Restoring Splendor at The Eiteljorg


Public exposure for two decades has taken its toll on the majestic three-panel painting – “October Suite: Grand Canyon, 1991” – that has greeted visitors upon entering the Eiteljorg Museum of American Indians and Western Art for the past 24 years.

Artist Wilson Hurley’s sweeping panorama is in the Gallery of Western Art awaiting a much needed round of conservation, and we’re invited to experience the meticulous process of a team of art conservators perform the delicate dot by dot operation of dust removal with a special cleaning solution and a cotton swab.

The sprucing up was essential to showcase “October Suite” in its original vibrancy in Eiteljorg’s upcoming Grand Canyon exhibition, opening March 26, 2016 and continuing through August 7.

Knowing the cleaning of “October Suite” had to be a priority, around 2005 the Eiteljorg Collections and Exhibitions staffs developed a plan to conserve this iconic work. First on the must do list was obtaining a grant because Eiteljorg does not have a conservation department. Amy McKune, Eiteljorg’s Director of Museum Collections, walked me through the multi-year, arduous process that ultimately will result in the restoration of “October Suite” and 29 other works needing immediate care. While the restoration of “October Suite” will be completed by January 2016, it’s a multi-year project to complete the others. These will be placed on exhibit as they are completed, with full explanations about the work done along with ‘before’ photographs.

A dramatic example of restoration and a plea for proper home care of art works resulted from the 2004-2005 restoration of Joseph Henry Sharp’s oil on canvas “Wild Plum Blossoms.” A gift of Harrison Eiteljorg to the Museum’s permanent collection, this work has been showcased as an example of “how cigarette smoke and other contaminants can accumulate on art from normal exhibition in a home environment.” McKune encourages visitors to pick up the brochure on protecting collections from deterioration.

When a donor gifts a work to a museum it most often comes “as is” which explains why conservation work is ongoing.

“In order to apply for a conservator grant, we needed to prioritize objects in need,” said McKune. “But we needed a grant to be able to look at close to 8,200 objects and identify priorities based on their condition, not on the subject of the object itself.”

A 3-year grant (2007-2010) from the Institute for Museum and Library Services (IMLS), a federal program, enabled Eiteljorg to bring in a team of specialists to survey their collection which usually also includes documentation research — finding a photograph of the work when it first was painted so the surveyor can assess the extent of damage/pollution. To obtain the grant to conserve, the Eiteljorg staff needed to outline what the conservation work would entail for each object. Eiteljorg applied for and got another grant to hire outside conservators to do the required work

As a result of the survey one popular object on display was taken off because of structural conditions that would have deteriorated it even more.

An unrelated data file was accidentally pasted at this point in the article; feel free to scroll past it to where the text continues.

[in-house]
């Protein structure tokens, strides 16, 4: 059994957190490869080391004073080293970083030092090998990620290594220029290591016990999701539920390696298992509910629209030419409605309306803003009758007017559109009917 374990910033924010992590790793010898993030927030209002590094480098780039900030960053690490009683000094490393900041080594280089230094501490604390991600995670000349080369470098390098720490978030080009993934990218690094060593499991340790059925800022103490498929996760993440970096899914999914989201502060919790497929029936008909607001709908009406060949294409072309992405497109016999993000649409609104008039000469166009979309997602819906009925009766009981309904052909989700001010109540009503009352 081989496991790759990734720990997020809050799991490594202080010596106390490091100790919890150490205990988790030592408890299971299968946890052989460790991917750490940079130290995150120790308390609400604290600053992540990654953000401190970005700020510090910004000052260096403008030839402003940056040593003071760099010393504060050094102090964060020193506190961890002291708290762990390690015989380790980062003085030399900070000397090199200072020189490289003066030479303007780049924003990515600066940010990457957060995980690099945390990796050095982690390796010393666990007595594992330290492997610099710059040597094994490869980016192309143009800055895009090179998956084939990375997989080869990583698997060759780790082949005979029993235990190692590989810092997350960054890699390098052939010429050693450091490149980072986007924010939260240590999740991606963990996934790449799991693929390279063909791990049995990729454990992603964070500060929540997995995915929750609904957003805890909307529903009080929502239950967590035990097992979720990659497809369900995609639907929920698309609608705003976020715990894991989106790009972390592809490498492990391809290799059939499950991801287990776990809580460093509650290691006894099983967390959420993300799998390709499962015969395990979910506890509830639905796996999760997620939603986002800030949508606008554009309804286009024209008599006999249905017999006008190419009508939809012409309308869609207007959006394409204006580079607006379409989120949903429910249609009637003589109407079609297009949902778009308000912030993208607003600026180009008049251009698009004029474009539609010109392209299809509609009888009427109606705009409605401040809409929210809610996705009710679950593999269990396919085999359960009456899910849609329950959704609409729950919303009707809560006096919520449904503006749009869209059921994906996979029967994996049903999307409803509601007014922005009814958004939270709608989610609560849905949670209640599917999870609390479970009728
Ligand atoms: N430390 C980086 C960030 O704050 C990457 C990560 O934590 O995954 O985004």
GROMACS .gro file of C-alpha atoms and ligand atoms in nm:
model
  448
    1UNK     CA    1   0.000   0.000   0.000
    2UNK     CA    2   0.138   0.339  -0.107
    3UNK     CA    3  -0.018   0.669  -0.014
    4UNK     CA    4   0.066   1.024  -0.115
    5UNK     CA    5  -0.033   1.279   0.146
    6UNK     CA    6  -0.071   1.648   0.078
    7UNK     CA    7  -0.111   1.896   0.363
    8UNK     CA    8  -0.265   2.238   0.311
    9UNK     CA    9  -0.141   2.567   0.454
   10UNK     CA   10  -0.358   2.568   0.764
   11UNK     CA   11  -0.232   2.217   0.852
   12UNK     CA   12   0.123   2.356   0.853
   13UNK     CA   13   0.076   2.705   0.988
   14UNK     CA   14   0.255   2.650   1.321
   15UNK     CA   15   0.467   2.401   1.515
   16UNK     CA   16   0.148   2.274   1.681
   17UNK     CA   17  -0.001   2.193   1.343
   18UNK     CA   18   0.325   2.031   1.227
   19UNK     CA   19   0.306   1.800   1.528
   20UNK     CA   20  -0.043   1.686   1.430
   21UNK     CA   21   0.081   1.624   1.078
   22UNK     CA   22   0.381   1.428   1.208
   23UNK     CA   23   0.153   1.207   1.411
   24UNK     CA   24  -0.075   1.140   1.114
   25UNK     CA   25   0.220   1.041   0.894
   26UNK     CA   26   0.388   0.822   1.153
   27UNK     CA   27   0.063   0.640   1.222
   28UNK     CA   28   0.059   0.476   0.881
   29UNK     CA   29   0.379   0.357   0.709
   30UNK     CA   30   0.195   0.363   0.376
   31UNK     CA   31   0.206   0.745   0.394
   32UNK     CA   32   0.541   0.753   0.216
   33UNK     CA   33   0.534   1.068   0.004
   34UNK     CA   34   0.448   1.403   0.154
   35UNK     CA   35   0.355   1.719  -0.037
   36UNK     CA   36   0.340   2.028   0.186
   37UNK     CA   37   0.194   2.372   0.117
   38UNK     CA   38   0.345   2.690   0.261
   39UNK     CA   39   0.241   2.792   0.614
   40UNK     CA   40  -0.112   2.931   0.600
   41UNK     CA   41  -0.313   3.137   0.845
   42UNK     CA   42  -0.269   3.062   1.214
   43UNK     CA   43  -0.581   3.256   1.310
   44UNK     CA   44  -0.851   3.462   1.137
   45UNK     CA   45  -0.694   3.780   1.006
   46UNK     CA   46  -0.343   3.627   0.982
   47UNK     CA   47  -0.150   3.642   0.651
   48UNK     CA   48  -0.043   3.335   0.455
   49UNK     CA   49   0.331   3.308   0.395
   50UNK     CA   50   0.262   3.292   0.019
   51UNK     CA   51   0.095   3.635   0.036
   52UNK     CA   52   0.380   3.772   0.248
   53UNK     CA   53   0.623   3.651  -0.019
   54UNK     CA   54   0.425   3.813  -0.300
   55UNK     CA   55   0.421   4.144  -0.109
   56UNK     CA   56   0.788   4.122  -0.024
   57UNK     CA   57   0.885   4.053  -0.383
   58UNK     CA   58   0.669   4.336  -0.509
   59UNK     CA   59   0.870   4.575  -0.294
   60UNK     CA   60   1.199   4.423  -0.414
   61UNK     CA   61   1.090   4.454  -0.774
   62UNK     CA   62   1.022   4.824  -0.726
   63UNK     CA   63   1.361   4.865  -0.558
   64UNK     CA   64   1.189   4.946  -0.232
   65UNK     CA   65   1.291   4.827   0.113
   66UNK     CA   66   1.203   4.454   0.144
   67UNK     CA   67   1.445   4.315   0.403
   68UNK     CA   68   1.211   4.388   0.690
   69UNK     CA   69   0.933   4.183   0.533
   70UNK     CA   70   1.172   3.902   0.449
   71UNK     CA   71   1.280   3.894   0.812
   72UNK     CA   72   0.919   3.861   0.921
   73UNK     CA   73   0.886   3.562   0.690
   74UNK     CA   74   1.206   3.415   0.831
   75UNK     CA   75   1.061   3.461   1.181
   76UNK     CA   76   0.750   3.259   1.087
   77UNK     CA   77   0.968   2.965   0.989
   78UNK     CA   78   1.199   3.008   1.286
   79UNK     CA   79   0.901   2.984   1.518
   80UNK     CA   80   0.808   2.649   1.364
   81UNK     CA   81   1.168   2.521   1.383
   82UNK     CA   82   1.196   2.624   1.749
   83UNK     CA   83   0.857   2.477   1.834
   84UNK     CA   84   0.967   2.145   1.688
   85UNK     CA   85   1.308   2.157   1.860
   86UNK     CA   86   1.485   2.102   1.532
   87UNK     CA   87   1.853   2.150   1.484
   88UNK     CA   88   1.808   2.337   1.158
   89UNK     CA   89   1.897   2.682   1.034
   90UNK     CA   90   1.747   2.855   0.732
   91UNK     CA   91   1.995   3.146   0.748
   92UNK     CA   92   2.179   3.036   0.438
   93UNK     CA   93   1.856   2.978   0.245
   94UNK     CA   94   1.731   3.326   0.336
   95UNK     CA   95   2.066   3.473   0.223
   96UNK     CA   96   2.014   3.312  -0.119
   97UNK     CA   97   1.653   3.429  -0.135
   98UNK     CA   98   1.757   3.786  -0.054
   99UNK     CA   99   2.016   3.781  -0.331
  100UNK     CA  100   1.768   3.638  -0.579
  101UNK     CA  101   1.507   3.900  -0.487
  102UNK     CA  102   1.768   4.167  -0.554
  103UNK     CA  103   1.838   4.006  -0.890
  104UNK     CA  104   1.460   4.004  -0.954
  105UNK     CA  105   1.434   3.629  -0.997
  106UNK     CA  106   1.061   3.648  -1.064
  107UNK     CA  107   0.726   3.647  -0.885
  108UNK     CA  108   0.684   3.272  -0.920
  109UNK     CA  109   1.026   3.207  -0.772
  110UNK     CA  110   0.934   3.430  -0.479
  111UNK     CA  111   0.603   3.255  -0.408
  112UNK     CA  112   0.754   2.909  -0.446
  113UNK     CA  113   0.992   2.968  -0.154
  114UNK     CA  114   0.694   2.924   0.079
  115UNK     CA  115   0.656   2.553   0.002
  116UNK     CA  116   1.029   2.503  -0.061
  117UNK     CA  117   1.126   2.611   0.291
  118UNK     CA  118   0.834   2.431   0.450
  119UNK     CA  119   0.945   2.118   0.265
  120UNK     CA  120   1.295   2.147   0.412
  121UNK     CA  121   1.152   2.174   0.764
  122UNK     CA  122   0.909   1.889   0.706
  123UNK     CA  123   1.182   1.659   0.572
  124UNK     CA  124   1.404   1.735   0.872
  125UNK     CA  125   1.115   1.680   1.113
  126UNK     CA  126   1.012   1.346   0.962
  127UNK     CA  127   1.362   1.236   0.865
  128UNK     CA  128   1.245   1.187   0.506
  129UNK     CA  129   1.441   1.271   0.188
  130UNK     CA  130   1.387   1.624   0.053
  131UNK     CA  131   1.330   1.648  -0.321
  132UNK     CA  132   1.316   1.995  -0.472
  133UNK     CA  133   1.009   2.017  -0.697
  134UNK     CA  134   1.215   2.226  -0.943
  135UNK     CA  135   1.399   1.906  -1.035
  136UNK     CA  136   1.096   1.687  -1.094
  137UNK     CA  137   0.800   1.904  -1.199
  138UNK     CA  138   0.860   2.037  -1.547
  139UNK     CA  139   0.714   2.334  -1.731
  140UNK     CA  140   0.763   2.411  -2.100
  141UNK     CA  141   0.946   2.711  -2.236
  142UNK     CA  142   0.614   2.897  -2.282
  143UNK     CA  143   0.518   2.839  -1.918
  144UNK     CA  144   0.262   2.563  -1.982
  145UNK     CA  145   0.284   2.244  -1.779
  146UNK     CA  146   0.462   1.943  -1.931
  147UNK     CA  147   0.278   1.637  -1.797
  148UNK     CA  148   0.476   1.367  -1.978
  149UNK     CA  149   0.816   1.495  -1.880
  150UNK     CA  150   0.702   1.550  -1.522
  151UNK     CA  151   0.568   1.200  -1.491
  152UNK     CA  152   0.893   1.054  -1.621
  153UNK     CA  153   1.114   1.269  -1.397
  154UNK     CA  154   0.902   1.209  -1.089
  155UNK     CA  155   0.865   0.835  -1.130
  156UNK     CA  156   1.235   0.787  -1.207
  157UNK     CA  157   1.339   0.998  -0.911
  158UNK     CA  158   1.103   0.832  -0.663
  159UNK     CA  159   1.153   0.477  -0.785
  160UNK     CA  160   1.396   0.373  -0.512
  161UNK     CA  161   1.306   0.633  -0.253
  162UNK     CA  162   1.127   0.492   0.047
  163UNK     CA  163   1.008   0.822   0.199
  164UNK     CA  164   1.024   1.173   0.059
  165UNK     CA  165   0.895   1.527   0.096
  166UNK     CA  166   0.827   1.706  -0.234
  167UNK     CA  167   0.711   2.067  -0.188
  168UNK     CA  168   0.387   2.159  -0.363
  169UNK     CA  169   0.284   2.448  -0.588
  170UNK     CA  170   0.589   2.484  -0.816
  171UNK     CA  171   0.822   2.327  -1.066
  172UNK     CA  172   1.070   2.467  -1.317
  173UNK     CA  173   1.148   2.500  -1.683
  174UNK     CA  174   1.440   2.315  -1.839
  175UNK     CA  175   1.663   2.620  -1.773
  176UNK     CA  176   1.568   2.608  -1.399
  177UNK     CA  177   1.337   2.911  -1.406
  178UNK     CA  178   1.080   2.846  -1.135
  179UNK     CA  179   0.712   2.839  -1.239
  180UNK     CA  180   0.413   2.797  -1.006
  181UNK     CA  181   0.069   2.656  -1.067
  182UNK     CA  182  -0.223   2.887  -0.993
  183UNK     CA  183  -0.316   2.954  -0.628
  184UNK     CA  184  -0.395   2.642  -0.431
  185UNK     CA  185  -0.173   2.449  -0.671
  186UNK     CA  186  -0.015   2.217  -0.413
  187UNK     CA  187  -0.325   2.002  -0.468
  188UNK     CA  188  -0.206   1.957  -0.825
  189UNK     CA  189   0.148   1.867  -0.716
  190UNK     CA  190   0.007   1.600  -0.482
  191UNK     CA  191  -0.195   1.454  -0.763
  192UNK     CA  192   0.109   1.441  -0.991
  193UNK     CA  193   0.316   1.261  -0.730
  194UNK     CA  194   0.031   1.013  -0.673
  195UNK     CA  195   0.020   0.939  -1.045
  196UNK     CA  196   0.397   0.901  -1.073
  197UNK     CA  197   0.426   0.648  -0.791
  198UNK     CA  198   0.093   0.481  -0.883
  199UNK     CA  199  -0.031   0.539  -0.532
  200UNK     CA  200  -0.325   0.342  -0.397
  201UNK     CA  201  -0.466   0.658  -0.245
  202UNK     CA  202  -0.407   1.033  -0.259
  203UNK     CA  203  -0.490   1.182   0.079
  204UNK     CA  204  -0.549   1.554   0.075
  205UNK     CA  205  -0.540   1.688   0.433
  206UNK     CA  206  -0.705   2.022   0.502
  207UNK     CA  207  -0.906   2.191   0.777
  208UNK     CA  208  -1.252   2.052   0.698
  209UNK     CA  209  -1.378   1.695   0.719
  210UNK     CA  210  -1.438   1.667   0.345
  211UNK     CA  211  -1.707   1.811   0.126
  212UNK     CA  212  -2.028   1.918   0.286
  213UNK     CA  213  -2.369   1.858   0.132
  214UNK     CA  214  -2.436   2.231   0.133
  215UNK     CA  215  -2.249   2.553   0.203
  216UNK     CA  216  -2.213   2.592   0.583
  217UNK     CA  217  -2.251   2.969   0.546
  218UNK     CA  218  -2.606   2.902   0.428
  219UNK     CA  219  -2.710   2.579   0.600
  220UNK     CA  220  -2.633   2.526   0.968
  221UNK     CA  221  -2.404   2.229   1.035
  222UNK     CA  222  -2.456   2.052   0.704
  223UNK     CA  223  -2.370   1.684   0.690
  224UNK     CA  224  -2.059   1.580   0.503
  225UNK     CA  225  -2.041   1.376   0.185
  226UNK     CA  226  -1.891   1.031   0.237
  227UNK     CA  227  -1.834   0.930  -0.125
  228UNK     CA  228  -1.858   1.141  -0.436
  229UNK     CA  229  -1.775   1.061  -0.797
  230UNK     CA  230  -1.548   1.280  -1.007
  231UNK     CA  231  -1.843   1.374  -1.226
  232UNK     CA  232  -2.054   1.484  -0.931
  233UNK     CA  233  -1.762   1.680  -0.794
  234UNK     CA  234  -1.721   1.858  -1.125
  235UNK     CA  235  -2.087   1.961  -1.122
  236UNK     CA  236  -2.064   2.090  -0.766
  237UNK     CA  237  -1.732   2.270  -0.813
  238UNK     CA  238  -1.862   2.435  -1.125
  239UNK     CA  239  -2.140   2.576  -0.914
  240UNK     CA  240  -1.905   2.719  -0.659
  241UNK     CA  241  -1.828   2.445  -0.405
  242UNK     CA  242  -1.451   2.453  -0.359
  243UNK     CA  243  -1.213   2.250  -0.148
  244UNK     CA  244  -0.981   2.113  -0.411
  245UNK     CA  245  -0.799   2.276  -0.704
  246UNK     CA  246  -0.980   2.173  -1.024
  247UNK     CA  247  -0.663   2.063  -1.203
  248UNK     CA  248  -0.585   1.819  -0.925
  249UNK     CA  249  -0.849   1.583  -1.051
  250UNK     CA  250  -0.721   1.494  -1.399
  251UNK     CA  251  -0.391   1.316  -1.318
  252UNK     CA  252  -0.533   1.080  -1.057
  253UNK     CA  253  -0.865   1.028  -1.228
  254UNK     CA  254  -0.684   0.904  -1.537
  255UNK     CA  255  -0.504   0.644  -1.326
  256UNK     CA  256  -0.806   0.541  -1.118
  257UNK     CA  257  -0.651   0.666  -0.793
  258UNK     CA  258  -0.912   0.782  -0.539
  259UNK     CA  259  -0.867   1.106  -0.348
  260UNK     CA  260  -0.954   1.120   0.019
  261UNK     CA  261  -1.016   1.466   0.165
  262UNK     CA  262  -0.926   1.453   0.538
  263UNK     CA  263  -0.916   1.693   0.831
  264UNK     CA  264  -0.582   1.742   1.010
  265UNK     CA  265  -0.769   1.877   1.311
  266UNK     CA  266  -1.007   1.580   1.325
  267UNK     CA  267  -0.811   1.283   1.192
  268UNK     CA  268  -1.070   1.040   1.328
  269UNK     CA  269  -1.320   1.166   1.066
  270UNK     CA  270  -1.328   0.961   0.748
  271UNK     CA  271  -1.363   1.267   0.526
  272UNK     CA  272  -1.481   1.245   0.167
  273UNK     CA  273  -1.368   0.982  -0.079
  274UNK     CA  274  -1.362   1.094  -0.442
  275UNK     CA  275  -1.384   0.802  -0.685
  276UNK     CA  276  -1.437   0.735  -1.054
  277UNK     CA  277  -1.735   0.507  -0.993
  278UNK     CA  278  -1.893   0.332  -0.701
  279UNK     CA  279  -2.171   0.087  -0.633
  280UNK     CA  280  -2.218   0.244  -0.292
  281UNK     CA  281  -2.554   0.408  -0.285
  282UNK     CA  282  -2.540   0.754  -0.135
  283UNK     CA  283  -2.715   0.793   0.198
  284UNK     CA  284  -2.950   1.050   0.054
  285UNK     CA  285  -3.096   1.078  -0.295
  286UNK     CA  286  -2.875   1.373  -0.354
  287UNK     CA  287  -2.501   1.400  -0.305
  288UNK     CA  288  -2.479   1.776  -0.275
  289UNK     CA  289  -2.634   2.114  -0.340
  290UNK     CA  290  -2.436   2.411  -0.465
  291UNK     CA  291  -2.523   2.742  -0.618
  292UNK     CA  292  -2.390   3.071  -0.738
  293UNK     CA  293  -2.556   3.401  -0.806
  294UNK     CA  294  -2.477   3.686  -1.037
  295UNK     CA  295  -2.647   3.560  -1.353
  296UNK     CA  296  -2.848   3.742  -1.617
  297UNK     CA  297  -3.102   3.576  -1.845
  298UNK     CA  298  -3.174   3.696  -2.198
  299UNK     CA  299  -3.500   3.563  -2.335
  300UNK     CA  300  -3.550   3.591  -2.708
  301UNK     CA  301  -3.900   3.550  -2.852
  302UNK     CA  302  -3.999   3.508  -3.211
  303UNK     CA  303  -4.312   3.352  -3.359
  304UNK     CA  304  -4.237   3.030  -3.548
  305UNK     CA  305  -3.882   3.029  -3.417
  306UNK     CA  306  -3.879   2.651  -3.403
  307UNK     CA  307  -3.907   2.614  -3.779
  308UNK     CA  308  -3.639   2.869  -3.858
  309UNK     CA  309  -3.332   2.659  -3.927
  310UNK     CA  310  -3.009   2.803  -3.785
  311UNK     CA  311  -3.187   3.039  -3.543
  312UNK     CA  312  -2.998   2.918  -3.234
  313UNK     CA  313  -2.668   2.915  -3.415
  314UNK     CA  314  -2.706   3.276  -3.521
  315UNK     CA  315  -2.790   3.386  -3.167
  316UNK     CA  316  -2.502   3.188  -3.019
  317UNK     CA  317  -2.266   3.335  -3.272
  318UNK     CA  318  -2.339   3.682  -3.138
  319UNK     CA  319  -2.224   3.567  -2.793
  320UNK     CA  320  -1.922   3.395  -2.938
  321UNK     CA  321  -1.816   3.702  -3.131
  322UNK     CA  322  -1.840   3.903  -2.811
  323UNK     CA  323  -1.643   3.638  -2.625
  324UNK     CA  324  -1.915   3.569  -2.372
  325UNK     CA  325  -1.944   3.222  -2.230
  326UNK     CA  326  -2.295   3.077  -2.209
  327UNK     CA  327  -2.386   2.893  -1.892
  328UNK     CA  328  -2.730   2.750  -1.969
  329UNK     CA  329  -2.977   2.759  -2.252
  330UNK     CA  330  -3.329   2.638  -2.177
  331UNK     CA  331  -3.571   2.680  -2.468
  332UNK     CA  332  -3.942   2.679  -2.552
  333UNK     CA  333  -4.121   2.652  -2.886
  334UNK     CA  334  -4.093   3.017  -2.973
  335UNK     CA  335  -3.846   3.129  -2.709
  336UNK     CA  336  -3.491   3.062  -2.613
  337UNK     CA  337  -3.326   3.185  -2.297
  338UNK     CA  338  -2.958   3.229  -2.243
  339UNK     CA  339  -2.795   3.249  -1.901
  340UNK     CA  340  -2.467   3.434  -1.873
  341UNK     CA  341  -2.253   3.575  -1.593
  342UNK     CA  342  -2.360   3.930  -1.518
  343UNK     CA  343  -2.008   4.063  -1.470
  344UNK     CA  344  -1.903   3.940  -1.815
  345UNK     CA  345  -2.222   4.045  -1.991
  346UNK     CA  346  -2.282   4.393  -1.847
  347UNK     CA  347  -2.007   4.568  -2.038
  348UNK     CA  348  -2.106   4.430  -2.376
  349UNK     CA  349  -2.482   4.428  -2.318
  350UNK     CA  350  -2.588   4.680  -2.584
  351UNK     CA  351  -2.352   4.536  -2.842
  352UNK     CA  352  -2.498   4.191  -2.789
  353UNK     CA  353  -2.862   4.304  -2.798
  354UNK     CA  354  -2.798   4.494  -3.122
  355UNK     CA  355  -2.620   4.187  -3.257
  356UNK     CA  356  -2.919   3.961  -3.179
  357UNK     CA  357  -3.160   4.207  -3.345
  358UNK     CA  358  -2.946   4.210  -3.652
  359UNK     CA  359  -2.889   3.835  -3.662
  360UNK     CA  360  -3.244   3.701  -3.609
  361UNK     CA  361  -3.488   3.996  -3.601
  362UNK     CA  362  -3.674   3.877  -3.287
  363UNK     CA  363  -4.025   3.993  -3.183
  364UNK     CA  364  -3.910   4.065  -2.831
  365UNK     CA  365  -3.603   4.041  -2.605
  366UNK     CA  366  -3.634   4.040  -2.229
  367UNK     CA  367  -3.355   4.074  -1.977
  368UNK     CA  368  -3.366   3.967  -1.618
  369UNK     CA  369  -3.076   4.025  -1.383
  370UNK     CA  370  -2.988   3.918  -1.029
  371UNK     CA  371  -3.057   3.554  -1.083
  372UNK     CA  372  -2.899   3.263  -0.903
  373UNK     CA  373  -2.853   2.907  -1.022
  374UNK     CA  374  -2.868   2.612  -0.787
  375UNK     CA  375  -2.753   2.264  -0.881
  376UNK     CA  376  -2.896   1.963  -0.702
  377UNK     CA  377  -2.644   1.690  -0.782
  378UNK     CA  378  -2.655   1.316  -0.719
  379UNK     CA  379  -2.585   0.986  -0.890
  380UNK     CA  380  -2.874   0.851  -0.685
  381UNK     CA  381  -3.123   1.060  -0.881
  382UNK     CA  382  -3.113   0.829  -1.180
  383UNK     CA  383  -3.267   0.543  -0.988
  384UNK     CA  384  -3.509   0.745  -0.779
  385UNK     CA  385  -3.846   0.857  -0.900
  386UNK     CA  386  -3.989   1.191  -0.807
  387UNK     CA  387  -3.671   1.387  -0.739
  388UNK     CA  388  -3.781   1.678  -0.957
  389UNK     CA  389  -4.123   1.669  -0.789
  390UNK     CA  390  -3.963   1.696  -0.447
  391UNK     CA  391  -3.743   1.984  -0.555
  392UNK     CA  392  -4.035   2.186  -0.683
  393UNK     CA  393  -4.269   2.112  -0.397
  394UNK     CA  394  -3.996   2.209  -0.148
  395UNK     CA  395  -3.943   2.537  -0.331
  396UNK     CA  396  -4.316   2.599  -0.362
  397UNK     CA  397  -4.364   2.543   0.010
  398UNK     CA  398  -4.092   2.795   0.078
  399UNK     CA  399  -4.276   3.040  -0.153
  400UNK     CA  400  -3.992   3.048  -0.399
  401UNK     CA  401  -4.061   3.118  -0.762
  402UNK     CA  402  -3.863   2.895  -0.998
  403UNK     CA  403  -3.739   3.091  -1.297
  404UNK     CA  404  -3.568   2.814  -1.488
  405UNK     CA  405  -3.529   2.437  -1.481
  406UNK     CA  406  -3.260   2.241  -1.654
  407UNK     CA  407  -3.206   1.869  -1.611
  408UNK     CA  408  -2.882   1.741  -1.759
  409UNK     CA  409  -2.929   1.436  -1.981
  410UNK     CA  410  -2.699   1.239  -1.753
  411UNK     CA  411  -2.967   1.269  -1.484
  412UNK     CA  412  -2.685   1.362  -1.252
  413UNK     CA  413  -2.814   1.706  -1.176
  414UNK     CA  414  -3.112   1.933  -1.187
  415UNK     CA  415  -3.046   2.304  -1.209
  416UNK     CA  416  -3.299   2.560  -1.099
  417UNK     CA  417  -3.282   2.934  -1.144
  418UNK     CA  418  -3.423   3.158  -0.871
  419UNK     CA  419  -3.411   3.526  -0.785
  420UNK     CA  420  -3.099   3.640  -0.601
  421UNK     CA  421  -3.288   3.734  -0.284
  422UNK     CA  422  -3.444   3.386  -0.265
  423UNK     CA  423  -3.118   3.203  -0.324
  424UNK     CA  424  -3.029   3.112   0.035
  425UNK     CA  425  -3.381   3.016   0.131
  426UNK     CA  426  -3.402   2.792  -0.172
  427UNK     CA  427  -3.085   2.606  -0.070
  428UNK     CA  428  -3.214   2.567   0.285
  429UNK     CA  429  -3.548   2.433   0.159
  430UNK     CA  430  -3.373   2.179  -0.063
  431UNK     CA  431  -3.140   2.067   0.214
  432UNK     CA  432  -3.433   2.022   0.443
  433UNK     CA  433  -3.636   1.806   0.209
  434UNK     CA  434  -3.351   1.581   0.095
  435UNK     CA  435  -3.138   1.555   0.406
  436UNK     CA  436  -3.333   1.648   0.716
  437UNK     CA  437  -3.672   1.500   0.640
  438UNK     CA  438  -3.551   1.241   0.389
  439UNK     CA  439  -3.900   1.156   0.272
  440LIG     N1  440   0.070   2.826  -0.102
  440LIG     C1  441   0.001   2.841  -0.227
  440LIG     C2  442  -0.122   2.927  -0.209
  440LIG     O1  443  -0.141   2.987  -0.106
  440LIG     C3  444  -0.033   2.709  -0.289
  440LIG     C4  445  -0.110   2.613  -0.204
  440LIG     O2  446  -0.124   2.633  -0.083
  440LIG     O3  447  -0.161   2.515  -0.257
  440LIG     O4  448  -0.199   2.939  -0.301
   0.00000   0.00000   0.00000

“Even the staff gets surprised when surveys are done,” McKune pointed out, adding “the museums make a commitment as longtime caregivers of works that not only are aesthetically appealing, but are pieces of history that are meant to inspire, enrich and educate people for generations. The museum must strike a balance between providing public access to objects by exhibiting them, and keeping objects safe from potential harm caused by temperature and humidity variations, human touch, light levels, pests and air pollutants.”

McKune explained that one of the objects for inviting visitors to view the hands-on restoration of “October Suite” is to help us understand why museums keep changing exhibits. It’s not just to entice us to see something new — it’s equally to preserve and protect from the effects of exposure.

“The team of conservators coordinates their efforts. They have experience with each other,” said McKune, “They work together to be consistent and avert what can go wrong. Their object is to get it to look like it did when Hurley painted the triptych in his studio in 1991. We don’t know how much it will change so it will be revelatory. The painting may need some touch up but that will be matched exactly — nothing will be done to damage the painting.”

Michael Ruzga, an independent conservator from Cincinnati, will be working on “October Suite” December 10-12. Monica Radecki, from South Bend, will follow in January.

McKune assures, “We can do this conservation work in the gallery with the public present because materials we are using won’t create fumes.” Ruzga and Radecki will be standing on scaffolding “rolling a cotton swab meticulously.”

Guides will answer questions so as not to pull the conservators from the meticulous work.

McKune expects us to be intrigued and mesmerized by the process throughout December and January. And for the time being, the wall to the immediate right of visitors as they enter is newly repainted, bare of adornment. We will be invited to visit the Gallery just past the visitors desk and experience the sweeping splendor of “October Suite” in another setting.

What: “Conservator Insights” lecture by Linda Witkowski, senior paintings conservator at the Indianapolis Museum of Art, about painting conservation practices in museums. Dec. 12, 2015 and Jan. 9, 2016 at 2 p.m on both dates

Cost: Included with museum admission

Where: Eiteljorg Museum of American Indians and Western Art, 500 W. Washington St.

What: An up close experience in the craft of restoration of an artwork. See conservators at work to restore artist Wilson Hurley’s majestic three-panel painting “October Suite: Grand Canyon, 1991” to its original luster;

Dec. 10, 11 and12, 2015; and Jan. 8 and 9, 2016: at 10 a.m.-12:30 p.m. and 1:30-4 p.m. on each date. Cost: included with admission